Monday, October 7, 2013

Are there any positives to Common Core

I have read a lot of articles, heard a lot of my follow teachers talk and been the classroom where Common Core is be implemented.  I see many negatives to the curriculum and not a whole lot of positives.  I want to ask you, do you know of any positive to this curriculum?  I love to get the other side, instead of pointing out what is wrong with Common Core.

Common Core quotes.

As an early childhood educator with 37 years of experience, I am very concerned about the developmental inappropriateness of our Common Core standards for children in Universal Pre-Kindergarten all the way up to third grade.
The “drill and grill” approach to learning not only pushes innovative and play-based learning out of many primary classes, it also goes against everything we have learned about how children’s brains grow and develop.
Put simply, children’s brains are not like adult brains. They continue to grow and change through stages all the way up to adulthood.
Dr. Megan Koschnick’s presentation at Notre Dame University echoed what many early childhood educators, psychologists, pediatricians and researchers have been saying all along. Common Core asks children to behave like adults and get to higher levels of critical thinking when in reality their brains are not “wired” that way.
When the Common Core lead writers excluded some of the best experts in the field of child development, could we expect anything different than the poor results we got?
I would strongly suggest you listen to Dr. Koschnick’s full presentation online as well as read the “Joint statement of Early Childhood Health and Education Professionals on the Common Core Standards Initiative”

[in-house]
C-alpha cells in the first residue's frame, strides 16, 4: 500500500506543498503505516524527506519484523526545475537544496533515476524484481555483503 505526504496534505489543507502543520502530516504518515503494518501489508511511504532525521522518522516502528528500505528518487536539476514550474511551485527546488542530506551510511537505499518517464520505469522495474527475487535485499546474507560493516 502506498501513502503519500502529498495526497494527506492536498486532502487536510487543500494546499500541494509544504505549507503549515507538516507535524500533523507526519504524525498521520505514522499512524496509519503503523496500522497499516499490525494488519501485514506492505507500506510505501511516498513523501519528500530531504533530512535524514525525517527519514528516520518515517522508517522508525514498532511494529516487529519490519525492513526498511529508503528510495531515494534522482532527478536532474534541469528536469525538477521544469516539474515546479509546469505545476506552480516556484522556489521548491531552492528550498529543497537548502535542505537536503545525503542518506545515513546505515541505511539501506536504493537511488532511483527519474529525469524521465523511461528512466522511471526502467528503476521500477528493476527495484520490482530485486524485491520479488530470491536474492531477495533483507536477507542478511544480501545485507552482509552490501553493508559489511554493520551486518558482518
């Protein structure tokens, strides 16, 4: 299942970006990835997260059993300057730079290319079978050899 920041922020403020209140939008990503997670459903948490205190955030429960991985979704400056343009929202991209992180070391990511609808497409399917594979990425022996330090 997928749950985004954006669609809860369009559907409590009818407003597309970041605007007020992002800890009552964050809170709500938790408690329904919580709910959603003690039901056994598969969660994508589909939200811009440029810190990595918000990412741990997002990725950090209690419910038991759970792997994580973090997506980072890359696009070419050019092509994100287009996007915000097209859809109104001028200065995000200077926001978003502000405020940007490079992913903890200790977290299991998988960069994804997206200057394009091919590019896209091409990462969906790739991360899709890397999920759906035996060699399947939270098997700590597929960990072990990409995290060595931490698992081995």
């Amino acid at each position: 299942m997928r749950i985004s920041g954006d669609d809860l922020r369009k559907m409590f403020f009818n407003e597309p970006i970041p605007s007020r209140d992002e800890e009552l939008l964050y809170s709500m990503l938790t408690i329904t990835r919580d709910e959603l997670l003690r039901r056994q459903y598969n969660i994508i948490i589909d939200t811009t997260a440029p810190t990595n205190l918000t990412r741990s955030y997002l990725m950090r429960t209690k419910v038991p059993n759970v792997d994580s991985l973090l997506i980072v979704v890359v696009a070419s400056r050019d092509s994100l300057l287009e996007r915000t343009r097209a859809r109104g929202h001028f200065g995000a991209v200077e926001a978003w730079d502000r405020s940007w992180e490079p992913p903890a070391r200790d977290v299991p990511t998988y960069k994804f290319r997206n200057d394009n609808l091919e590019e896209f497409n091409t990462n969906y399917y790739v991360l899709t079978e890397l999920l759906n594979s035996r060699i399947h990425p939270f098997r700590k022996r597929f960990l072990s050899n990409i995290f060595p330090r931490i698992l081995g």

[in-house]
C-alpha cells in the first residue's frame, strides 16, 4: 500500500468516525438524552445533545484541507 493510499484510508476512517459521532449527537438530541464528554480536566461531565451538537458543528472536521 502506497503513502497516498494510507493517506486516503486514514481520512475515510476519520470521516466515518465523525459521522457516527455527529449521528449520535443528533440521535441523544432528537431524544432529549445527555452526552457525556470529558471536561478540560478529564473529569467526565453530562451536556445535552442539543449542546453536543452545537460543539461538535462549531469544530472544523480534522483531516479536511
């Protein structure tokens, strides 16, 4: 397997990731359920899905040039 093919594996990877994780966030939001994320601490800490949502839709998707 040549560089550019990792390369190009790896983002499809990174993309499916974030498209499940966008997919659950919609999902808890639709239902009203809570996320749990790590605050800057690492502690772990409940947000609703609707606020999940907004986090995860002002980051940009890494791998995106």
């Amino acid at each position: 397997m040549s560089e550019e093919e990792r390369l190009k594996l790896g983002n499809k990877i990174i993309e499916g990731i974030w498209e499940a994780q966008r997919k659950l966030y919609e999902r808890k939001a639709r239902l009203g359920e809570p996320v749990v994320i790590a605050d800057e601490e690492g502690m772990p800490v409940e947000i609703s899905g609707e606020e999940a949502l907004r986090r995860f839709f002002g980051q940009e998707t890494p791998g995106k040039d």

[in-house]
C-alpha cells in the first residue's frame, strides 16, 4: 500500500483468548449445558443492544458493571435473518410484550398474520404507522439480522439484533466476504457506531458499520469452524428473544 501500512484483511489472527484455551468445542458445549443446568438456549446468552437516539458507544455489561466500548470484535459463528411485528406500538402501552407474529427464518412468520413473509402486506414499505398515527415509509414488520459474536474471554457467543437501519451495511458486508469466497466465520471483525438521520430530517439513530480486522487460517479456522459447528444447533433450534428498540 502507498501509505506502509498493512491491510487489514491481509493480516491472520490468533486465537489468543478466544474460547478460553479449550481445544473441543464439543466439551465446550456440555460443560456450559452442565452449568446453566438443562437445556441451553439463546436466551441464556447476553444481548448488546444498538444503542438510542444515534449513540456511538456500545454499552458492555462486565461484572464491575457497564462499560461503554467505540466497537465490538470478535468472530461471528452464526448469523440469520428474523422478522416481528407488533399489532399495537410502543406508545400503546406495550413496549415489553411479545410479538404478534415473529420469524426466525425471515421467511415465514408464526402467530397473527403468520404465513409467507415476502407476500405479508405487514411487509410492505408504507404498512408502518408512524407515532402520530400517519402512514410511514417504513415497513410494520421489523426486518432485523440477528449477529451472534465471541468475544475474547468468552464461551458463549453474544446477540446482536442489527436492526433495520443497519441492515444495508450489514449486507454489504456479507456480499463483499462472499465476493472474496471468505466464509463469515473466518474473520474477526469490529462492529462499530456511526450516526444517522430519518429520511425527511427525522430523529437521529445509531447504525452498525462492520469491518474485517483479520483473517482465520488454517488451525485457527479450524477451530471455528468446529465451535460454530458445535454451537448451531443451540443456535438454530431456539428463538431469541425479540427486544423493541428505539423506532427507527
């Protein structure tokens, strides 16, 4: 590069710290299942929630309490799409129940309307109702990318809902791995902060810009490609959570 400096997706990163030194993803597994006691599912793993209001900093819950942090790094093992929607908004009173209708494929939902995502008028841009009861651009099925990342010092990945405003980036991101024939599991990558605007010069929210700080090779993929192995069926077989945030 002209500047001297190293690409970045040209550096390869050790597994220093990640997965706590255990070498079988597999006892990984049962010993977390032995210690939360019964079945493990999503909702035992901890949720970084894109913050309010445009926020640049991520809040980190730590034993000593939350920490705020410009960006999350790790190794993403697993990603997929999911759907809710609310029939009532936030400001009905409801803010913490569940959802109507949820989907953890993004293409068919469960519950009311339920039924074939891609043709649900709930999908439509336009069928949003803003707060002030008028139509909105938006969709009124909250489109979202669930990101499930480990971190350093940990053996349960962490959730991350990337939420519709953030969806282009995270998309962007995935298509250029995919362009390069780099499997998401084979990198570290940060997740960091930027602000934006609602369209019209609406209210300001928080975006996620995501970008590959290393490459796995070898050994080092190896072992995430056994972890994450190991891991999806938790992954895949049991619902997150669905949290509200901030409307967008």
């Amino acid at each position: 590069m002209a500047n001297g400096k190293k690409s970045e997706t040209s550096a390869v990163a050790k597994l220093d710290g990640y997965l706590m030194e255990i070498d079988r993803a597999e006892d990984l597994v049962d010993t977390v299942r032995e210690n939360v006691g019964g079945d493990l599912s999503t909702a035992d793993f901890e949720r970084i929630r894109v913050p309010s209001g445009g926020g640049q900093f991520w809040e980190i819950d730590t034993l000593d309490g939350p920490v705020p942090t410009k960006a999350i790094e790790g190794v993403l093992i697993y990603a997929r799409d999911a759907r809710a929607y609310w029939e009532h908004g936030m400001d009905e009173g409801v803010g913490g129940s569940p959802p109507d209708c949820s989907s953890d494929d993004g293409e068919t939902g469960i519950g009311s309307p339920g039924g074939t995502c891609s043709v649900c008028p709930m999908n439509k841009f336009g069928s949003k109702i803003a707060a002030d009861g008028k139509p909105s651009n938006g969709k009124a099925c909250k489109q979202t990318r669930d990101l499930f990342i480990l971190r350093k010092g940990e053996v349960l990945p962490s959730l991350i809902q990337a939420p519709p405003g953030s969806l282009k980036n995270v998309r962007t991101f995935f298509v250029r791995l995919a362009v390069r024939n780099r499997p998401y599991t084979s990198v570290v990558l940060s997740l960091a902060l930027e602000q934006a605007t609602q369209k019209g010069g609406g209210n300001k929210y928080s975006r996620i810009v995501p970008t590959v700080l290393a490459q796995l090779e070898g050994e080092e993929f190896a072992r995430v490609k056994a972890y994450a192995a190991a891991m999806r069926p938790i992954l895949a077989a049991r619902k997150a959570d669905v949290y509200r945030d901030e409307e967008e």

As educators, parents and taxpayers struggle to understand the federal government’s Race To The Top initiative and mandates, I would suggest you read Kenneth Mitchell’s informative essay “Federal Mandates on Local Education: Cost and Consequences – Yes It’s a Race, But is it in the Right Direction?”

Friday, October 4, 2013

If you disagree with Common Core what is the answer?

I am talking specifically about Special Educational students and Common Core.  If students with disabilities are not benefiting from Common Core, what should we do?  How do we approach it?  Is there anything that can be done?

These are all interesting questions and I would love to hear feedback?

Thursday, October 3, 2013

Does Common Core hurt Special Education students

Many Special Education students are black and white, especially those with Autism.  The students have been taught one way to do and been provided the steps to complete the task.  Now with Common Core it moves at a very fast pace and the curriculum does not always follow in order.  This confuses many of the Special Education students.  The curriculum is moving at such a fast pace if the students miss one day of school it is very difficult for them to get caught back up.

I was wondering what others though about Common Core, in regards to Special Education students?

Wednesday, October 2, 2013

Should Extended Time be extended to homework?

Student who have the accommodation of extended time usually receive more time for tests, quizzes and projects, but extended time does not go with homework.  In the district where I work in we have switched to having seven classes a day and usually the students have homework in 3/7 classes everyday, sometimes more.  A lot of my students are struggling with studying, finishing the work in class and doing their homework.  So, my question for you is should these students receive more time to complete their homework?